Áine O’Dwyer – Music for Church Cleaners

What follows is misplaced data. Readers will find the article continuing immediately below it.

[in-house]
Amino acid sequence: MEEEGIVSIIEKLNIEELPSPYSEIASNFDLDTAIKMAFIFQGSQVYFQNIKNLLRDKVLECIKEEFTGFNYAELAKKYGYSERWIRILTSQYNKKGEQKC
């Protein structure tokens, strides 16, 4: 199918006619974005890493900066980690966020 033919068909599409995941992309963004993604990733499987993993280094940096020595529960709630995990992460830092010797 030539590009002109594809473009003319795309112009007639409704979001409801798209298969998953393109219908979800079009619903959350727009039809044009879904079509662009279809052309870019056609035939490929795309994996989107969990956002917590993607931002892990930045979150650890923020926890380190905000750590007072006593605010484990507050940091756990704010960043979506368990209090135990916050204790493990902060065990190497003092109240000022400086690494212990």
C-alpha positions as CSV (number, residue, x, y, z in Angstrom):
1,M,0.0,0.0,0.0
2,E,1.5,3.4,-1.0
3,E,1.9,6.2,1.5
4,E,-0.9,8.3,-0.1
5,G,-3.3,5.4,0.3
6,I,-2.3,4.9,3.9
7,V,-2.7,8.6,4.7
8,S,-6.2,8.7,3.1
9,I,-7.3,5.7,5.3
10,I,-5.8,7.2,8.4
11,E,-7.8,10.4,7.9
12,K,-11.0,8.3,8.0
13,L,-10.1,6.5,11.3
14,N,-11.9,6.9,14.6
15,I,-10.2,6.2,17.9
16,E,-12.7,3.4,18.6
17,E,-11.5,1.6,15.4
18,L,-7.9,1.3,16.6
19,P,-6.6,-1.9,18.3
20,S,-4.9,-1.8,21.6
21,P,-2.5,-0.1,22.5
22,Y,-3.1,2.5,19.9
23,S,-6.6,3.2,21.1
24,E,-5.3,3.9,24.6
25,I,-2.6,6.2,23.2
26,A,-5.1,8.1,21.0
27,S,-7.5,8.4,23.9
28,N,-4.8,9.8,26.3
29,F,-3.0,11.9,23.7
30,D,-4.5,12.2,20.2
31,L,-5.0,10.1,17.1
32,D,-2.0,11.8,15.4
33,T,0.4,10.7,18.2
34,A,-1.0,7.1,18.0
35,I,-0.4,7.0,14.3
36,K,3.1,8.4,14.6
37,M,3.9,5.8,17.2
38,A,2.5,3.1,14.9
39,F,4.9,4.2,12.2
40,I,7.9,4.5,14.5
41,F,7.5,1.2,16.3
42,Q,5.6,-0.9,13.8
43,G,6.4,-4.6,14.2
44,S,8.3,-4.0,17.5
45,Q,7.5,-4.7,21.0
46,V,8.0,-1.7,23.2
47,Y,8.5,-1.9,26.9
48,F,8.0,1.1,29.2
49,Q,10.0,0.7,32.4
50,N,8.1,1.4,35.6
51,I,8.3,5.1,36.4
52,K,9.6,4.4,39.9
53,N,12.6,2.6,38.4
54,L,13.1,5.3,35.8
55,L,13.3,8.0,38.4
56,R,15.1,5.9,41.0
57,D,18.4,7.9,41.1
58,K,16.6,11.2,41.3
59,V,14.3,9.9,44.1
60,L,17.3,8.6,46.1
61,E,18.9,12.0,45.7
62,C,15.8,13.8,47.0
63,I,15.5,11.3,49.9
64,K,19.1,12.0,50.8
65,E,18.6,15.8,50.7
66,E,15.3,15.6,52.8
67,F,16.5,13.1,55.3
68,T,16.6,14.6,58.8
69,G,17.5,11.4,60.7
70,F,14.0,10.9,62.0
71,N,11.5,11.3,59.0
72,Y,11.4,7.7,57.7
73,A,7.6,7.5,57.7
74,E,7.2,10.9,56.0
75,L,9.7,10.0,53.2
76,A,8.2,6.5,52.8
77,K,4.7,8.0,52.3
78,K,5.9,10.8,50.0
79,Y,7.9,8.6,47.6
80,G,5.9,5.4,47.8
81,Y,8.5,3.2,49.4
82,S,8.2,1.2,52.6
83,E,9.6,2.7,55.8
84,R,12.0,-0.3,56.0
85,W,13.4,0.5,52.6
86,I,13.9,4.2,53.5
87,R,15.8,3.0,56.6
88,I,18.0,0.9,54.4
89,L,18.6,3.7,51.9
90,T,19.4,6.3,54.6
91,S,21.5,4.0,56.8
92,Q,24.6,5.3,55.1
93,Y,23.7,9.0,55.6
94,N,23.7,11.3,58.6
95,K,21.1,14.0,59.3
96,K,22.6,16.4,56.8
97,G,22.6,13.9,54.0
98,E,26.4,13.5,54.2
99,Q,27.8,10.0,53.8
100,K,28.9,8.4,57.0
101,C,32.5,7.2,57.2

Once in a while, there comes an album that helps you discover (or rediscover) a certain instrument. In case of Áine O’Dwyer’s Music for Church Cleaners it’s the simple church organ – I first fell in love with this instrument after hearing Fantasma di Peralolo by Burial Hex, a series of lengthy, monumental church organ improvisations recalling the heaviest organ drones of Popol Vuh circa 1971. Áine O’Dwyer, the Irish harpist and composer recorded her intimate, minimalistic album in a London church in the presence of a cleaning staff (hence the name). It may not be psychedelic at all (contrary to this blog’s usual music choices), but it’s nevertheless deeply mesmerizing and highly intimate, hailing back to church music traditions but still adding some drone and avant-garde classical tones to the organ-based masterpiece. It’s a bit modern classical, a bit field-recording – you can hear various sounds, like the sounds of the cleaning staff themselves or some kids’ shouts in some of the pieces – which lend it the idea of a “site” and “time” specific recording. It’s filled with echoes and droning tones, and it’s magnificent. It almost makes me feel like going to my own local church just to hear the sounds of its organs. Highly recommended!



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